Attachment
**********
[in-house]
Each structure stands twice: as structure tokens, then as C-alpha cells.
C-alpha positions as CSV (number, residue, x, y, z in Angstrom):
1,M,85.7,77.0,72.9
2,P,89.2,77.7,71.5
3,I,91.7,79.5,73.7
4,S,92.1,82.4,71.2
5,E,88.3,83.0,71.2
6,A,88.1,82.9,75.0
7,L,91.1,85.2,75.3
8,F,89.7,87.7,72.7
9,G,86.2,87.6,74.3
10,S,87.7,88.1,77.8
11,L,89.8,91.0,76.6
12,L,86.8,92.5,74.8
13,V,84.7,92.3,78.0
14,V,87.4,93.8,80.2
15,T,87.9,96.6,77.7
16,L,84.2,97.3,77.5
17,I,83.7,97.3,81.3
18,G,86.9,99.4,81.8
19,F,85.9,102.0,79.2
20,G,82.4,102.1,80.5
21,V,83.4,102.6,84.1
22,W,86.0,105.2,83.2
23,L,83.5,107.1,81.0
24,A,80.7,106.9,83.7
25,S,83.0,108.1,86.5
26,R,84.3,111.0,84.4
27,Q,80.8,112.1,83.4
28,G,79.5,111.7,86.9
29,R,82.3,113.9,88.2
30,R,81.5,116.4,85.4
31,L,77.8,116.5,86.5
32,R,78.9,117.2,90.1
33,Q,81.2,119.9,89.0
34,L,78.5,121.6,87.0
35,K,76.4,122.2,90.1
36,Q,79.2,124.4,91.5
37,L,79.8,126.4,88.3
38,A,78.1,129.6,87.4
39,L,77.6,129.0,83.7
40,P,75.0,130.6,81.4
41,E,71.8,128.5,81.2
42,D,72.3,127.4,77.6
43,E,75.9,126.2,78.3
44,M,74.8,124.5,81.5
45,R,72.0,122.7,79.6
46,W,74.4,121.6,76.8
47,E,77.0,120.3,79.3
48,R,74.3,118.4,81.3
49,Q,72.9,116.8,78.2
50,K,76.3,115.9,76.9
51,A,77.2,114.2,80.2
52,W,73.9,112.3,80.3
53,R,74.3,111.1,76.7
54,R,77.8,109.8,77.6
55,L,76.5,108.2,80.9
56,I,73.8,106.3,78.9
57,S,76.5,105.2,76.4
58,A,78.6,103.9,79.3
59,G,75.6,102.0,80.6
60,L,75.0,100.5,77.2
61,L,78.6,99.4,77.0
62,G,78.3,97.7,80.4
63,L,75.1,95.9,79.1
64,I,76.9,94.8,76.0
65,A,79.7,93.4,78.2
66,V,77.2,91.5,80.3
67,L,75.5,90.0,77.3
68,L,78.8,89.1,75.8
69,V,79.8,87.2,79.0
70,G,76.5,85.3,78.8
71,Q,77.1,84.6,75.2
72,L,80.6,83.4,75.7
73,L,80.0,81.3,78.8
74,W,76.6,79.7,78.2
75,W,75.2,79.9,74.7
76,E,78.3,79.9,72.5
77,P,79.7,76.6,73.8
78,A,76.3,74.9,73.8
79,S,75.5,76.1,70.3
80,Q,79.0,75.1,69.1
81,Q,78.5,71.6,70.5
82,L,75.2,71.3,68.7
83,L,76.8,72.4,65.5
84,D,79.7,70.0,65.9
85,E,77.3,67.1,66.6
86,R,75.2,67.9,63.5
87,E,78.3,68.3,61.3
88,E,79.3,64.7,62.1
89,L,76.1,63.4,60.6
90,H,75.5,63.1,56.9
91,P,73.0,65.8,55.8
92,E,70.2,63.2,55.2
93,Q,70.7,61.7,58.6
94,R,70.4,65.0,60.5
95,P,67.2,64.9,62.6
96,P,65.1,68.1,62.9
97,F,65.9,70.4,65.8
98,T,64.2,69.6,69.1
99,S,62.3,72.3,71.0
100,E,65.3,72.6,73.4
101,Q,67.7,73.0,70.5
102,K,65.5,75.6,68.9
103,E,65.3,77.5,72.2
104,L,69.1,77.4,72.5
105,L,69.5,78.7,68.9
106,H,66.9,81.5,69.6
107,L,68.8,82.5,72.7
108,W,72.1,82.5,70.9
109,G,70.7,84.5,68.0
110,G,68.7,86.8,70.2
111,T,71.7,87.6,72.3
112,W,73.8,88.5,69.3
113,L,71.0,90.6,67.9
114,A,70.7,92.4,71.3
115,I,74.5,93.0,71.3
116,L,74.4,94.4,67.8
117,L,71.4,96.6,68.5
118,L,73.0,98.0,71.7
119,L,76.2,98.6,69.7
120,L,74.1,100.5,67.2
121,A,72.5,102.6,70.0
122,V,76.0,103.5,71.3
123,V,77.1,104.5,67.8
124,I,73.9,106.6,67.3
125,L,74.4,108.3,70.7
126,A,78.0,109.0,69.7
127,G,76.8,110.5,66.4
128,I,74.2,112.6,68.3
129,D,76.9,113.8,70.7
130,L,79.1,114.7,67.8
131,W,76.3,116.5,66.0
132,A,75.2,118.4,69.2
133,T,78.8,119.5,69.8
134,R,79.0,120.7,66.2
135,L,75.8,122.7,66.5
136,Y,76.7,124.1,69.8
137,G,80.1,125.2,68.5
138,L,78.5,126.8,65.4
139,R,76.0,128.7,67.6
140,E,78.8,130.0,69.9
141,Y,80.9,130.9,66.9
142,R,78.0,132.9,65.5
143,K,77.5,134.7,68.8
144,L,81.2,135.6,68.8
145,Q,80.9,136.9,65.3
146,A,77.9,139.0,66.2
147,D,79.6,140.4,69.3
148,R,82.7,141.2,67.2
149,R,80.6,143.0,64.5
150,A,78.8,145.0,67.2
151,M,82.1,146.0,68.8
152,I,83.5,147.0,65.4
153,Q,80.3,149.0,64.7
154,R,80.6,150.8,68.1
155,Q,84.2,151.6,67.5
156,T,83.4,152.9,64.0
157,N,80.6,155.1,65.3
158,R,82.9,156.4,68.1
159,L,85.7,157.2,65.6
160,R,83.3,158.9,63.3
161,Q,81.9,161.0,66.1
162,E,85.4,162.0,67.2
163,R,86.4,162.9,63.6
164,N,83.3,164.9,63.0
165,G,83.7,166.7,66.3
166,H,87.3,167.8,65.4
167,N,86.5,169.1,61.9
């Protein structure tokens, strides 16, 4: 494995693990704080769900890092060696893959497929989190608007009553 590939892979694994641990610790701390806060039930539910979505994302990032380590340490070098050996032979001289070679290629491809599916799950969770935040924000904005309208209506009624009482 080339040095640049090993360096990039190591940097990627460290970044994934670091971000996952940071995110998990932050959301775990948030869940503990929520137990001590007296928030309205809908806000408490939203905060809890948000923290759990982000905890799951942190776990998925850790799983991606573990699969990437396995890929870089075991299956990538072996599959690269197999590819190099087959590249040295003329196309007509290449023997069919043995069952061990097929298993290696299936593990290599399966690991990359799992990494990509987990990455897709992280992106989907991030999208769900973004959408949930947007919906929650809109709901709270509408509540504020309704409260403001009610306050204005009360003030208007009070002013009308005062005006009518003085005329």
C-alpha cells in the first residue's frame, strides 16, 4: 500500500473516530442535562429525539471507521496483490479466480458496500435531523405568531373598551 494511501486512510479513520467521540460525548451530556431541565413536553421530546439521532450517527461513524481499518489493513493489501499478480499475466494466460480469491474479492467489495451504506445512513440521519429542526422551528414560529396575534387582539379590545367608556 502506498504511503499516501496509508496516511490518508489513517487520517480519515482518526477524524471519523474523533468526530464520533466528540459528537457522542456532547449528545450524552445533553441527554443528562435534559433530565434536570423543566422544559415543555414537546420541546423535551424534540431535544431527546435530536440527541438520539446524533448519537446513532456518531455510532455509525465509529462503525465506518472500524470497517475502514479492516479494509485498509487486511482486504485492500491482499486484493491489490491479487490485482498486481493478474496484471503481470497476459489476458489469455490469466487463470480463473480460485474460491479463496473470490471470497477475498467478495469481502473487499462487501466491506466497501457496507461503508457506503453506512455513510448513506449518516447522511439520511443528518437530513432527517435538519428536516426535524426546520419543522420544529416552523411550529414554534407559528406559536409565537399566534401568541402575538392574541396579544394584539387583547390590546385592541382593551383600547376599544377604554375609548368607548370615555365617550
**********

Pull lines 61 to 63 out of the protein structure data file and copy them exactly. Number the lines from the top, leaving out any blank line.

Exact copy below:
58,A,78.6,103.9,79.3
59,G,75.6,102.0,80.6
60,L,75.0,100.5,77.2